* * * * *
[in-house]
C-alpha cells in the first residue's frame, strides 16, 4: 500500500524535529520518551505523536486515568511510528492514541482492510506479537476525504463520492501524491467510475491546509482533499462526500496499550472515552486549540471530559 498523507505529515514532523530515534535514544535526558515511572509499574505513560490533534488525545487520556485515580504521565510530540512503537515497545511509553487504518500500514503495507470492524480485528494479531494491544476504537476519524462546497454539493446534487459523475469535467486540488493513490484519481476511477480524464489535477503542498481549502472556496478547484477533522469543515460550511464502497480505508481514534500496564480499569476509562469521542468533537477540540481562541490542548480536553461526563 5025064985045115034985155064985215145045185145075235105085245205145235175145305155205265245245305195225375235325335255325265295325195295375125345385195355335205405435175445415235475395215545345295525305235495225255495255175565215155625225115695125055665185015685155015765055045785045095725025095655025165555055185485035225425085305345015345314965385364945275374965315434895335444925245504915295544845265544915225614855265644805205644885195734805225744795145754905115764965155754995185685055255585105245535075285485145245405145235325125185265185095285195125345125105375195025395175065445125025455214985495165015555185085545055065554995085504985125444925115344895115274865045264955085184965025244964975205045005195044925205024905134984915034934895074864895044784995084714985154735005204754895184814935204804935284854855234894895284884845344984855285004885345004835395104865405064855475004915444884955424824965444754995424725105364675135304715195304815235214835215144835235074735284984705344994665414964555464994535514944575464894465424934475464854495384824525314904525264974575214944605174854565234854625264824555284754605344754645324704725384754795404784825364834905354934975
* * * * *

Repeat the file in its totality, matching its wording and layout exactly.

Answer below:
[in-house]
C-alpha cells in the first residue's frame, strides 16, 4: 500500500524535529520518551505523536486515568511510528492514541482492510506479537476525504463520492501524491467510475491546509482533499462526500496499550472515552486549540471530559 498523507505529515514532523530515534535514544535526558515511572509499574505513560490533534488525545487520556485515580504521565510530540512503537515497545511509553487504518500500514503495507470492524480485528494479531494491544476504537476519524462546497454539493446534487459523475469535467486540488493513490484519481476511477480524464489535477503542498481549502472556496478547484477533522469543515460550511464502497480505508481514534500496564480499569476509562469521542468533537477540540481562541490542548480536553461526563 5025064985045115034985155064985215145045185145075235105085245205145235175145305155205265245245305195225375235325335255325265295325195295375125345385195355335205405435175445415235475395215545345295525305235495225255495255175565215155625225115695125055665185015685155015765055045785045095725025095655025165555055185485035225425085305345015345314965385364945275374965315434895335444925245504915295544845265544915225614855265644805205644885195734805225744795145754905115764965155754995185685055255585105245535075285485145245405145235325125185265185095285195125345125105375195025395175065445125025455214985495165015555185085545055065554995085504985125444925115344895115274865045264955085184965025244964975205045005195044925205024905134984915034934895074864895044784995084714985154735005204754895184814935204804935284854855234894895284884845344984855285004885345004835395104865405064855475004915444884955424824965444754995424725105364675135304715195304815235214835215144835235074735284984705344994665414964555464994535514944575464894465424934475464854495384824525314904525264974575214944605174854565234854625264824555284754605344754645324704725384754795404784825364834905354934975